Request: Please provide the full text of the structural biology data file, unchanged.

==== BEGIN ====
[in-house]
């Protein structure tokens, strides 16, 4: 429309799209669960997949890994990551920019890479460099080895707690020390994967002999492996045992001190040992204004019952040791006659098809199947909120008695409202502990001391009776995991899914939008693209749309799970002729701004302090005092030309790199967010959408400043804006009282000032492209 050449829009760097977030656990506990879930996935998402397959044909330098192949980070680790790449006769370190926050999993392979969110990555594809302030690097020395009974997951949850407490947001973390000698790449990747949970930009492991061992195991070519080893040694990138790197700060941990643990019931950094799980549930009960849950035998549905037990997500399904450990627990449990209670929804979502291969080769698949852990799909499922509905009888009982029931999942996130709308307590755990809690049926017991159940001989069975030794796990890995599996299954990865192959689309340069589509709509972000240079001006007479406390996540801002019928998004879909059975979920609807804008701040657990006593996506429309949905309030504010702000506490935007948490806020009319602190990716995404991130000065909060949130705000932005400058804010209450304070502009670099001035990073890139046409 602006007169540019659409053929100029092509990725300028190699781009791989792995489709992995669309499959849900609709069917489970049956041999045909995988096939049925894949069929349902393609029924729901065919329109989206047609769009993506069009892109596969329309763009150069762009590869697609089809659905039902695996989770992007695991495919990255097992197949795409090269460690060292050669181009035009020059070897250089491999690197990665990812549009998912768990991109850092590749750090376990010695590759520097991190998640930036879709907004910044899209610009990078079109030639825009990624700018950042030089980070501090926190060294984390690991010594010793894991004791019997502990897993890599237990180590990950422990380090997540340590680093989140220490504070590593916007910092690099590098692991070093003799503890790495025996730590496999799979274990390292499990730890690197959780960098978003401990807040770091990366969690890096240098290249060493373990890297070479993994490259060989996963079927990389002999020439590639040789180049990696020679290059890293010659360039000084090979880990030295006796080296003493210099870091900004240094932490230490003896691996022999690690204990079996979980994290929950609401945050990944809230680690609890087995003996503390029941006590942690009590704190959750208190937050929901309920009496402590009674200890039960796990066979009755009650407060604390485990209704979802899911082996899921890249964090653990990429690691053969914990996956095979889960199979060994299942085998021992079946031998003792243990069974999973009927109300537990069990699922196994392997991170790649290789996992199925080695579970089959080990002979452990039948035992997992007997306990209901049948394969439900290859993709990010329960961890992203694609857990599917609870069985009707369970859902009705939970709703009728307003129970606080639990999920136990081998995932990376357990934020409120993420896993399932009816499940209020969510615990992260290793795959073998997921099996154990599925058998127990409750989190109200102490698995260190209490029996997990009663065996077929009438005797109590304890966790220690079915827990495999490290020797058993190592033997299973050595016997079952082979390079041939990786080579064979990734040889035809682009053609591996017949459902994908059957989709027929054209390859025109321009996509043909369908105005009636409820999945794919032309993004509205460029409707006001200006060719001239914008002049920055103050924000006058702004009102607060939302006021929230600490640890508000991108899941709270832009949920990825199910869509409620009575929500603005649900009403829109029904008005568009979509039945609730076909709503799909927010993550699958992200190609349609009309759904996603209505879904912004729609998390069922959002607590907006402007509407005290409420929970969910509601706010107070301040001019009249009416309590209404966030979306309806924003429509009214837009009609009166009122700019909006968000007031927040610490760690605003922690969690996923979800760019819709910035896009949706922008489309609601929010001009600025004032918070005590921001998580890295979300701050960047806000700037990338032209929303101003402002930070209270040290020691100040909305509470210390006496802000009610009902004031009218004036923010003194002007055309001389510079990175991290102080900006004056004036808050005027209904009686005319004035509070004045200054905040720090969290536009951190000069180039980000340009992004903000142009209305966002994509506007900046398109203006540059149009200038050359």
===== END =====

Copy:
[in-house]
């Protein structure tokens, strides 16, 4: 429309799209669960997949890994990551920019890479460099080895707690020390994967002999492996045992001190040992204004019952040791006659098809199947909120008695409202502990001391009776995991899914939008693209749309799970002729701004302090005092030309790199967010959408400043804006009282000032492209 050449829009760097977030656990506990879930996935998402397959044909330098192949980070680790790449006769370190926050999993392979969110990555594809302030690097020395009974997951949850407490947001973390000698790449990747949970930009492991061992195991070519080893040694990138790197700060941990643990019931950094799980549930009960849950035998549905037990997500399904450990627990449990209670929804979502291969080769698949852990799909499922509905009888009982029931999942996130709308307590755990809690049926017991159940001989069975030794796990890995599996299954990865192959689309340069589509709509972000240079001006007479406390996540801002019928998004879909059975979920609807804008701040657990006593996506429309949905309030504010702000506490935007948490806020009319602190990716995404991130000065909060949130705000932005400058804010209450304070502009670099001035990073890139046409 602006007169540019659409053929100029092509990725300028190699781009791989792995489709992995669309499959849900609709069917489970049956041999045909995988096939049925894949069929349902393609029924729901065919329109989206047609769009993506069009892109596969329309763009150069762009590869697609089809659905039902695996989770992007695991495919990255097992197949795409090269460690060292050669181009035009020059070897250089491999690197990665990812549009998912768990991109850092590749750090376990010695590759520097991190998640930036879709907004910044899209610009990078079109030639825009990624700018950042030089980070501090926190060294984390690991010594010793894991004791019997502990897993890599237990180590990950422990380090997540340590680093989140220490504070590593916007910092690099590098692991070093003799503890790495025996730590496999799979274990390292499990730890690197959780960098978003401990807040770091990366969690890096240098290249060493373990890297070479993994490259060989996963079927990389002999020439590639040789180049990696020679290059890293010659360039000084090979880990030295006796080296003493210099870091900004240094932490230490003896691996022999690690204990079996979980994290929950609401945050990944809230680690609890087995003996503390029941006590942690009590704190959750208190937050929901309920009496402590009674200890039960796990066979009755009650407060604390485990209704979802899911082996899921890249964090653990990429690691053969914990996956095979889960199979060994299942085998021992079946031998003792243990069974999973009927109300537990069990699922196994392997991170790649290789996992199925080695579970089959080990002979452990039948035992997992007997306990209901049948394969439900290859993709990010329960961890992203694609857990599917609870069985009707369970859902009705939970709703009728307003129970606080639990999920136990081998995932990376357990934020409120993420896993399932009816499940209020969510615990992260290793795959073998997921099996154990599925058998127990409750989190109200102490698995260190209490029996997990009663065996077929009438005797109590304890966790220690079915827990495999490290020797058993190592033997299973050595016997079952082979390079041939990786080579064979990734040889035809682009053609591996017949459902994908059957989709027929054209390859025109321009996509043909369908105005009636409820999945794919032309993004509205460029409707006001200006060719001239914008002049920055103050924000006058702004009102607060939302006021929230600490640890508000991108899941709270832009949920990825199910869509409620009575929500603005649900009403829109029904008005568009979509039945609730076909709503799909927010993550699958992200190609349609009309759904996603209505879904912004729609998390069922959002607590907006402007509407005290409420929970969910509601706010107070301040001019009249009416309590209404966030979306309806924003429509009214837009009609009166009122700019909006968000007031927040610490760690605003922690969690996923979800760019819709910035896009949706922008489309609601929010001009600025004032918070005590921001998580890295979300701050960047806000700037990338032209929303101003402002930070209270040290020691100040909305509470210390006496802000009610009902004031009218004036923010003194002007055309001389510079990175991290102080900006004056004036808050005027209904009686005319004035509070004045200054905040720090969290536009951190000069180039980000340009992004903000142009209305966002994509506007900046398109203006540059149009200038050359």